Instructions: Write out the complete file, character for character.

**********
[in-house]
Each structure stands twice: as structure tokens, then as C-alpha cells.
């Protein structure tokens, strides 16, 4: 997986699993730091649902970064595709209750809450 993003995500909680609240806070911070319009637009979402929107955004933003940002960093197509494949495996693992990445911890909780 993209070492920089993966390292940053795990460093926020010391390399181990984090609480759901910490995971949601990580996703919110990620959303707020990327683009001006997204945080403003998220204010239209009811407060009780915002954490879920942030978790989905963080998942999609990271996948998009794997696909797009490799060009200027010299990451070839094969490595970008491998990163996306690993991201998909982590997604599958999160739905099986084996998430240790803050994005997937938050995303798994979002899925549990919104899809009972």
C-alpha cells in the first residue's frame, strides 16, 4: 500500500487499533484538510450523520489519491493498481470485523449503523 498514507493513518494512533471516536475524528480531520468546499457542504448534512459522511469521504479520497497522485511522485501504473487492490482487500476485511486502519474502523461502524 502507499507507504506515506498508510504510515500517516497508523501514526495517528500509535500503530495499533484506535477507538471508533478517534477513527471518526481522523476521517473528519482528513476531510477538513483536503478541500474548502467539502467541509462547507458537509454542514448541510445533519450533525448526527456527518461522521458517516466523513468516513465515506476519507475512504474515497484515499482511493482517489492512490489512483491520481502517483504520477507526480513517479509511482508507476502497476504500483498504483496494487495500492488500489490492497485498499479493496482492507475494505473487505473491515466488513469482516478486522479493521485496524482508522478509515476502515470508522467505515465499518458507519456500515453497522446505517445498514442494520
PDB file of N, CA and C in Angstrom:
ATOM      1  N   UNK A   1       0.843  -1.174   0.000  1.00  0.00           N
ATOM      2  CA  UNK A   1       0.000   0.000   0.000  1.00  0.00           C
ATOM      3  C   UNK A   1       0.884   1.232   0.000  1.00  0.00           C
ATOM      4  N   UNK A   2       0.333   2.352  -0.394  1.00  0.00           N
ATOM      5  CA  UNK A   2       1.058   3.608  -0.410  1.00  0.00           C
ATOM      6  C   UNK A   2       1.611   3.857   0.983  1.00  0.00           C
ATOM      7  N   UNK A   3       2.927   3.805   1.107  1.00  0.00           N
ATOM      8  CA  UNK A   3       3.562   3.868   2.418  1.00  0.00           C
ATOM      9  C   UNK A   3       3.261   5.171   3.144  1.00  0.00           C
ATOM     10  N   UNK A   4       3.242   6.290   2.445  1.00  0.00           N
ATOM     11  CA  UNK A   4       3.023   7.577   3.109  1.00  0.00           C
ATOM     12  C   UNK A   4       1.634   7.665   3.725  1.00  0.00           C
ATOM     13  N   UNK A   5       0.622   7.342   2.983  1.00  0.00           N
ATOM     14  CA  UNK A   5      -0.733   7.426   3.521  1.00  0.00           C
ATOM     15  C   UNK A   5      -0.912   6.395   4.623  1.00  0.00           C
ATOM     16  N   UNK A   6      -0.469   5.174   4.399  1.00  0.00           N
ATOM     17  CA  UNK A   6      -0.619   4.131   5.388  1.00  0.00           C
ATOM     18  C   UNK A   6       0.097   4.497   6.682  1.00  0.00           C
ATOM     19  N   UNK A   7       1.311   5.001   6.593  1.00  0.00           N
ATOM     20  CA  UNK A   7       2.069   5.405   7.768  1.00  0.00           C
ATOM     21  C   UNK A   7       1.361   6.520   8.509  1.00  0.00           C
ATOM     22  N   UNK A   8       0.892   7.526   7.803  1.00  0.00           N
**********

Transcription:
[in-house]
Each structure stands twice: as structure tokens, then as C-alpha cells.
């Protein structure tokens, strides 16, 4: 997986699993730091649902970064595709209750809450 993003995500909680609240806070911070319009637009979402929107955004933003940002960093197509494949495996693992990445911890909780 993209070492920089993966390292940053795990460093926020010391390399181990984090609480759901910490995971949601990580996703919110990620959303707020990327683009001006997204945080403003998220204010239209009811407060009780915002954490879920942030978790989905963080998942999609990271996948998009794997696909797009490799060009200027010299990451070839094969490595970008491998990163996306690993991201998909982590997604599958999160739905099986084996998430240790803050994005997937938050995303798994979002899925549990919104899809009972």
C-alpha cells in the first residue's frame, strides 16, 4: 500500500487499533484538510450523520489519491493498481470485523449503523 498514507493513518494512533471516536475524528480531520468546499457542504448534512459522511469521504479520497497522485511522485501504473487492490482487500476485511486502519474502523461502524 502507499507507504506515506498508510504510515500517516497508523501514526495517528500509535500503530495499533484506535477507538471508533478517534477513527471518526481522523476521517473528519482528513476531510477538513483536503478541500474548502467539502467541509462547507458537509454542514448541510445533519450533525448526527456527518461522521458517516466523513468516513465515506476519507475512504474515497484515499482511493482517489492512490489512483491520481502517483504520477507526480513517479509511482508507476502497476504500483498504483496494487495500492488500489490492497485498499479493496482492507475494505473487505473491515466488513469482516478486522479493521485496524482508522478509515476502515470508522467505515465499518458507519456500515453497522446505517445498514442494520
PDB file of N, CA and C in Angstrom:
ATOM      1  N   UNK A   1       0.843  -1.174   0.000  1.00  0.00           N
ATOM      2  CA  UNK A   1       0.000   0.000   0.000  1.00  0.00           C
ATOM      3  C   UNK A   1       0.884   1.232   0.000  1.00  0.00           C
ATOM      4  N   UNK A   2       0.333   2.352  -0.394  1.00  0.00           N
ATOM      5  CA  UNK A   2       1.058   3.608  -0.410  1.00  0.00           C
ATOM      6  C   UNK A   2       1.611   3.857   0.983  1.00  0.00           C
ATOM      7  N   UNK A   3       2.927   3.805   1.107  1.00  0.00           N
ATOM      8  CA  UNK A   3       3.562   3.868   2.418  1.00  0.00           C
ATOM      9  C   UNK A   3       3.261   5.171   3.144  1.00  0.00           C
ATOM     10  N   UNK A   4       3.242   6.290   2.445  1.00  0.00           N
ATOM     11  CA  UNK A   4       3.023   7.577   3.109  1.00  0.00           C
ATOM     12  C   UNK A   4       1.634   7.665   3.725  1.00  0.00           C
ATOM     13  N   UNK A   5       0.622   7.342   2.983  1.00  0.00           N
ATOM     14  CA  UNK A   5      -0.733   7.426   3.521  1.00  0.00           C
ATOM     15  C   UNK A   5      -0.912   6.395   4.623  1.00  0.00           C
ATOM     16  N   UNK A   6      -0.469   5.174   4.399  1.00  0.00           N
ATOM     17  CA  UNK A   6      -0.619   4.131   5.388  1.00  0.00           C
ATOM     18  C   UNK A   6       0.097   4.497   6.682  1.00  0.00           C
ATOM     19  N   UNK A   7       1.311   5.001   6.593  1.00  0.00           N
ATOM     20  CA  UNK A   7       2.069   5.405   7.768  1.00  0.00           C
ATOM     21  C   UNK A   7       1.361   6.520   8.509  1.00  0.00           C
ATOM     22  N   UNK A   8       0.892   7.526   7.803  1.00  0.00           N